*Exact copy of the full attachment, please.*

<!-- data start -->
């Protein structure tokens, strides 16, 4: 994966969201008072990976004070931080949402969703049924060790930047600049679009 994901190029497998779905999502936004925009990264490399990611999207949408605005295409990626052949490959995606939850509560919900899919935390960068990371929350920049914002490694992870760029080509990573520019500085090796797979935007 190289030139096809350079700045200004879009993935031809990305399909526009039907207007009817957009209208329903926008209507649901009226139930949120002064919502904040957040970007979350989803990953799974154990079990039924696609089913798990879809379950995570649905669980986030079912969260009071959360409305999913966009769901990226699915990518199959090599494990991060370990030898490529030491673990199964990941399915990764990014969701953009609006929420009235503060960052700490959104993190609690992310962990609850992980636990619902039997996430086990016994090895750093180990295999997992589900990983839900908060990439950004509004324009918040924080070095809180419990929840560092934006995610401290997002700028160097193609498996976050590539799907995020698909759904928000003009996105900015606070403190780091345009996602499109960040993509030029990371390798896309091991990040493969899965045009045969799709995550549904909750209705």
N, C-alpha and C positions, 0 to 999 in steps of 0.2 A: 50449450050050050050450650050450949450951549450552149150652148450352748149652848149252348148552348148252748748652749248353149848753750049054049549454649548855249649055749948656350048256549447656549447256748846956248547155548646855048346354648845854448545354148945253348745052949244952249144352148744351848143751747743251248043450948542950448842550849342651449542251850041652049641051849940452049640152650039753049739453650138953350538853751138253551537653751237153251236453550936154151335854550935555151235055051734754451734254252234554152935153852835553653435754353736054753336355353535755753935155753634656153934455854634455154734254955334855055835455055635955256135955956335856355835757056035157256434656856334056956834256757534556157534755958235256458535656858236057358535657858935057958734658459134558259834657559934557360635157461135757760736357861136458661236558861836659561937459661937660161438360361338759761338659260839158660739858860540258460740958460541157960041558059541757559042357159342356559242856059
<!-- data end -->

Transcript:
């Protein structure tokens, strides 16, 4: 994966969201008072990976004070931080949402969703049924060790930047600049679009 994901190029497998779905999502936004925009990264490399990611999207949408605005295409990626052949490959995606939850509560919900899919935390960068990371929350920049914002490694992870760029080509990573520019500085090796797979935007 190289030139096809350079700045200004879009993935031809990305399909526009039907207007009817957009209208329903926008209507649901009226139930949120002064919502904040957040970007979350989803990953799974154990079990039924696609089913798990879809379950995570649905669980986030079912969260009071959360409305999913966009769901990226699915990518199959090599494990991060370990030898490529030491673990199964990941399915990764990014969701953009609006929420009235503060960052700490959104993190609690992310962990609850992980636990619902039997996430086990016994090895750093180990295999997992589900990983839900908060990439950004509004324009918040924080070095809180419990929840560092934006995610401290997002700028160097193609498996976050590539799907995020698909759904928000003009996105900015606070403190780091345009996602499109960040993509030029990371390798896309091991990040493969899965045009045969799709995550549904909750209705």
N, C-alpha and C positions, 0 to 999 in steps of 0.2 A: 50449450050050050050450650050450949450951549450552149150652148450352748149652848149252348148552348148252748748652749248353149848753750049054049549454649548855249649055749948656350048256549447656549447256748846956248547155548646855048346354648845854448545354148945253348745052949244952249144352148744351848143751747743251248043450948542950448842550849342651449542251850041652049641051849940452049640152650039753049739453650138953350538853751138253551537653751237153251236453550936154151335854550935555151235055051734754451734254252234554152935153852835553653435754353736054753336355353535755753935155753634656153934455854634455154734254955334855055835455055635955256135955956335856355835757056035157256434656856334056956834256757534556157534755958235256458535656858236057358535657858935057958734658459134558259834657559934557360635157461135757760736357861136458661236558861836659561937459661937660161438360361338759761338659260839158660739858860540258460740958460541157960041558059541757559042357159342356559242856059